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Framed Pictures, Canvas Prints
Posters & Jigsaws since 2004

Switzerland Gallery

Available as Framed Prints, Photos, Wall Art and Gift Items

Choose from 464 pictures in our Switzerland collection for your Wall Art or Photo Gift. Popular choices include Framed Prints, Canvas Prints, Posters and Jigsaw Puzzles. All professionally made for quick delivery.


'Paracelsus', (1493-1541), 1830. Creator: Unknown Featured Print

'Paracelsus', (1493-1541), 1830. Creator: Unknown

'Paracelsus', (1493-1541), 1830. Paracelsus (1493-1541) Swiss physician, alchemist, and astrologer of the German Renaissance, credited as the father of toxicology. From "Biographical Illustrations", by Alfred Howard. [Thomas Tegg, R. Griffin and Co., J. Cumming, London, Glasgow and Dublin, 1830]

© The Print Collector/Heritage Images

Painted wooden ceiling in St. Martin's Church, Zillis, Switzerland, (1928). Creator: Unknown Featured Print

Painted wooden ceiling in St. Martin's Church, Zillis, Switzerland, (1928). Creator: Unknown

Painted wooden ceiling in St. Martin's Church, Zillis, Switzerland, (1928). '2nd Half of 12th Century...Detail of a painted wooden ceiling in St. Martin's at Zillis (Grisons). The wooden ceiling is divided into 153 square compartments in which, besides symbolical and fabulous monsters, scenes from the Gospel are also represented, as well as the Evangelists'. After R. Borrmann. Plate LVIII, fig 128, from "An Encyclopaedia of Colour Decoration from the Earliest Times to the Middle of the XIXth Century" with explanatory text by Helmuth Bossert. [Ernst Wasmuth Ltd., Berlin, 1928]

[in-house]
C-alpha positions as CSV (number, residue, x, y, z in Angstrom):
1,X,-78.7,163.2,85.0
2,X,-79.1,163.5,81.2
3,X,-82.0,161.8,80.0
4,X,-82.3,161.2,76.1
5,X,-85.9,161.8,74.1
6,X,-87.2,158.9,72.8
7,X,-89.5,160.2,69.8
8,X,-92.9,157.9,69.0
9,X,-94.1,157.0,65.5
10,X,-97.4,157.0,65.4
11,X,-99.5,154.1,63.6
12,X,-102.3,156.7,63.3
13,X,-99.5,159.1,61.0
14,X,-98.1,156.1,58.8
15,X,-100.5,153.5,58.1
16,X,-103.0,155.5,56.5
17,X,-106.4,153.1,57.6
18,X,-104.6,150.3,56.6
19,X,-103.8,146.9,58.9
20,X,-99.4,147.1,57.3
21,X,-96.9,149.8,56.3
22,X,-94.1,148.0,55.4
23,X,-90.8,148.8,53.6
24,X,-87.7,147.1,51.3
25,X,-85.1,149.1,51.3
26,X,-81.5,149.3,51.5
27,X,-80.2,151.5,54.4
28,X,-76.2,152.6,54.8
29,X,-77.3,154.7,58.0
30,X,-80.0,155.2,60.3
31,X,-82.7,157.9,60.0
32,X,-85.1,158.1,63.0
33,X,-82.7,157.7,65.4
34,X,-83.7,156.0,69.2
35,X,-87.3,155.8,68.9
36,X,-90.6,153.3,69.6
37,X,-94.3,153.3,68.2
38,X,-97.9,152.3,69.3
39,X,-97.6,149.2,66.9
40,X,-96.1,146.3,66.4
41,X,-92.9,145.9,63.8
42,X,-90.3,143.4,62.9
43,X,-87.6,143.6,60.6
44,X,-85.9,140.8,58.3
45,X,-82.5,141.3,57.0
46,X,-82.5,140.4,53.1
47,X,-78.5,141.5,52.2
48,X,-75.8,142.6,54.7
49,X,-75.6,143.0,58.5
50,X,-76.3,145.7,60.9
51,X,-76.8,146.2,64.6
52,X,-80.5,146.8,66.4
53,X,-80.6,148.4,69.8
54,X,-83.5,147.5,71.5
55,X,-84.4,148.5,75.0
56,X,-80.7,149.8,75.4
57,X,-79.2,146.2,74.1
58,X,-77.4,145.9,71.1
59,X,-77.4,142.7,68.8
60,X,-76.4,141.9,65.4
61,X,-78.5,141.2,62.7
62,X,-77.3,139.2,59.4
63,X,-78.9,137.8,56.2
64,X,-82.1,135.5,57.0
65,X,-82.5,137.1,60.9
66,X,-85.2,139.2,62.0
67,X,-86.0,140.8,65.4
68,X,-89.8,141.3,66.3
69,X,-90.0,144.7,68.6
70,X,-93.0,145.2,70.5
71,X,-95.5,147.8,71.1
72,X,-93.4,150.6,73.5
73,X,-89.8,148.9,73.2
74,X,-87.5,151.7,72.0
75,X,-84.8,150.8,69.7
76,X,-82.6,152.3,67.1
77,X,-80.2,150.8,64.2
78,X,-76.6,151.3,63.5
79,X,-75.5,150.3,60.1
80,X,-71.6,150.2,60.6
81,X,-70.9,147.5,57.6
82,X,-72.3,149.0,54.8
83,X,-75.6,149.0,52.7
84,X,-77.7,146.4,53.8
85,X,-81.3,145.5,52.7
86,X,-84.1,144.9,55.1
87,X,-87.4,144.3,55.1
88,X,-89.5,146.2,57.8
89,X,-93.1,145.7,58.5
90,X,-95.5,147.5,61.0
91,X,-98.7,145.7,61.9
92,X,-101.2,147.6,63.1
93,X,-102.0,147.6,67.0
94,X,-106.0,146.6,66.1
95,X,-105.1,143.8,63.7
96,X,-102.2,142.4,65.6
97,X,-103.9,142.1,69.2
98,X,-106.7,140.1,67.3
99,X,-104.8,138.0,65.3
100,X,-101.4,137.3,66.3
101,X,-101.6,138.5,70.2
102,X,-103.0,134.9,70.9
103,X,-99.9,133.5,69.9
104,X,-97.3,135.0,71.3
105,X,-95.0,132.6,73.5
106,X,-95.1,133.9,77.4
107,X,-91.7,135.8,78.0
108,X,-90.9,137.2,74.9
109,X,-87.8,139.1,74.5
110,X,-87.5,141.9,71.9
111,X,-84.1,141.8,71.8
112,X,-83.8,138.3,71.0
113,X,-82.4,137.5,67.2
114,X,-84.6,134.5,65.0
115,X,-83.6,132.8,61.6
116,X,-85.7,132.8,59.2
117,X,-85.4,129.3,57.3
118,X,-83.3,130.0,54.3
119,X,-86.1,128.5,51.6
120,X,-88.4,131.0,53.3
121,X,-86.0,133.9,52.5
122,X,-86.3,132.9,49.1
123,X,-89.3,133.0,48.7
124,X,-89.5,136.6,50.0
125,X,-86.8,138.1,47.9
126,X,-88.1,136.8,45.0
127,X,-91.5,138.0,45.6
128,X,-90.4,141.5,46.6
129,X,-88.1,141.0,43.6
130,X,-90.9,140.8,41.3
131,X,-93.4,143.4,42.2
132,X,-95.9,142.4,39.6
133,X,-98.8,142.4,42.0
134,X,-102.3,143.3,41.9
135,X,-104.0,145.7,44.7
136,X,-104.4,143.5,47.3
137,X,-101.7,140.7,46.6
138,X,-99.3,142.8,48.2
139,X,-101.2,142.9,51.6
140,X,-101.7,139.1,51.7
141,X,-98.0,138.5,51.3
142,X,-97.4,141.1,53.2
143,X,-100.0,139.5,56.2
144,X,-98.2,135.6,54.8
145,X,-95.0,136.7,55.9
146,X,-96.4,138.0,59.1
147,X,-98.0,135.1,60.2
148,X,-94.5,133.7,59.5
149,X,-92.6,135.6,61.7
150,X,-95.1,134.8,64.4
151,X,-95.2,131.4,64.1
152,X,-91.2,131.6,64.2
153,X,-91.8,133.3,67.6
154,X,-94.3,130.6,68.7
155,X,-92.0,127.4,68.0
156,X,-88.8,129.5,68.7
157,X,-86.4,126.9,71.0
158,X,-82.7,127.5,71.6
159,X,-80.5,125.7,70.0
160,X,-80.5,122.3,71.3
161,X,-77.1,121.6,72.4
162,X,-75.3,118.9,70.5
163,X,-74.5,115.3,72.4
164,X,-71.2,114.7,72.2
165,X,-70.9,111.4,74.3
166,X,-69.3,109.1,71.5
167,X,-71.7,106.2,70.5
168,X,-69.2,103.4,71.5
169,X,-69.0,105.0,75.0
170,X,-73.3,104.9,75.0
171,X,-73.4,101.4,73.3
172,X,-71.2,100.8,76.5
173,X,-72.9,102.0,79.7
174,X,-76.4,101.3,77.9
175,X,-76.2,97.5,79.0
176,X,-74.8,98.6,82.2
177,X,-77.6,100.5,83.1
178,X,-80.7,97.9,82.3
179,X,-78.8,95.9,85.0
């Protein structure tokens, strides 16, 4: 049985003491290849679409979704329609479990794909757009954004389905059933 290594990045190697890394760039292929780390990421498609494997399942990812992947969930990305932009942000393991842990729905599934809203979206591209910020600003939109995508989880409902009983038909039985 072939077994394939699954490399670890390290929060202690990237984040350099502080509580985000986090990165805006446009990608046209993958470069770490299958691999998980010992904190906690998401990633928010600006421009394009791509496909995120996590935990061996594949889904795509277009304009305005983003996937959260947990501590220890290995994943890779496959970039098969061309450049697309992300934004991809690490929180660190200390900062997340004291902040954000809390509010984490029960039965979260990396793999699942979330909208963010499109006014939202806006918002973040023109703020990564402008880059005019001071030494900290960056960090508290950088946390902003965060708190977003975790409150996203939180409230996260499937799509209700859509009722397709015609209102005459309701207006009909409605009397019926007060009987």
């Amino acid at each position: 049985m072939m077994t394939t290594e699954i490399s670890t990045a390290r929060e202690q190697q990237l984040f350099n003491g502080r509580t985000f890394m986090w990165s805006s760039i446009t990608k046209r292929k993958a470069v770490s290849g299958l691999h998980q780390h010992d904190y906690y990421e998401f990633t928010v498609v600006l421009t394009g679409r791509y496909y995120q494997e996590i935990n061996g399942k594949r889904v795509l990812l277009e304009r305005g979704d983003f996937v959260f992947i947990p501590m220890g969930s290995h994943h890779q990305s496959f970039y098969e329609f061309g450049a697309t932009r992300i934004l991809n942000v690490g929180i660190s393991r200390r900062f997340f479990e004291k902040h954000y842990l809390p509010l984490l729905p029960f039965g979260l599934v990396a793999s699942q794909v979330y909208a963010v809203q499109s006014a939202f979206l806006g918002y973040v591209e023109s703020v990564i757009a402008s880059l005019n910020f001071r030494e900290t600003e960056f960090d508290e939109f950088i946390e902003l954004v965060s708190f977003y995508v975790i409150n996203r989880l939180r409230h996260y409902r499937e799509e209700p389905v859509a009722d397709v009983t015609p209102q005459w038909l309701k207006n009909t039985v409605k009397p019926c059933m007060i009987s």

© The Print Collector/Heritage Images

The Passion: The Raising of Lazarus, before 1508. Creator: Urs I Graf (Swiss, c. 1485-1527/29) Featured Print

The Passion: The Raising of Lazarus, before 1508. Creator: Urs I Graf (Swiss, c. 1485-1527/29)

The Passion: The Raising of Lazarus, before 1508. The first woodcuts appeared in Europe at the end of the 14th century but were relatively rare until the early 15th century. By the 1430s thousands of woodcuts were available with simple, crude designs and were used as playing cards or as devotional images. Inexpensive, they were readily purchased at fairs, markets, and pilgrimage sites. Following the tradition of manuscript illumination, woodcuts were often hand-coloured with watercolour, a quicker and cheaper process than printing with colour.

© Heritage Art/Heritage Images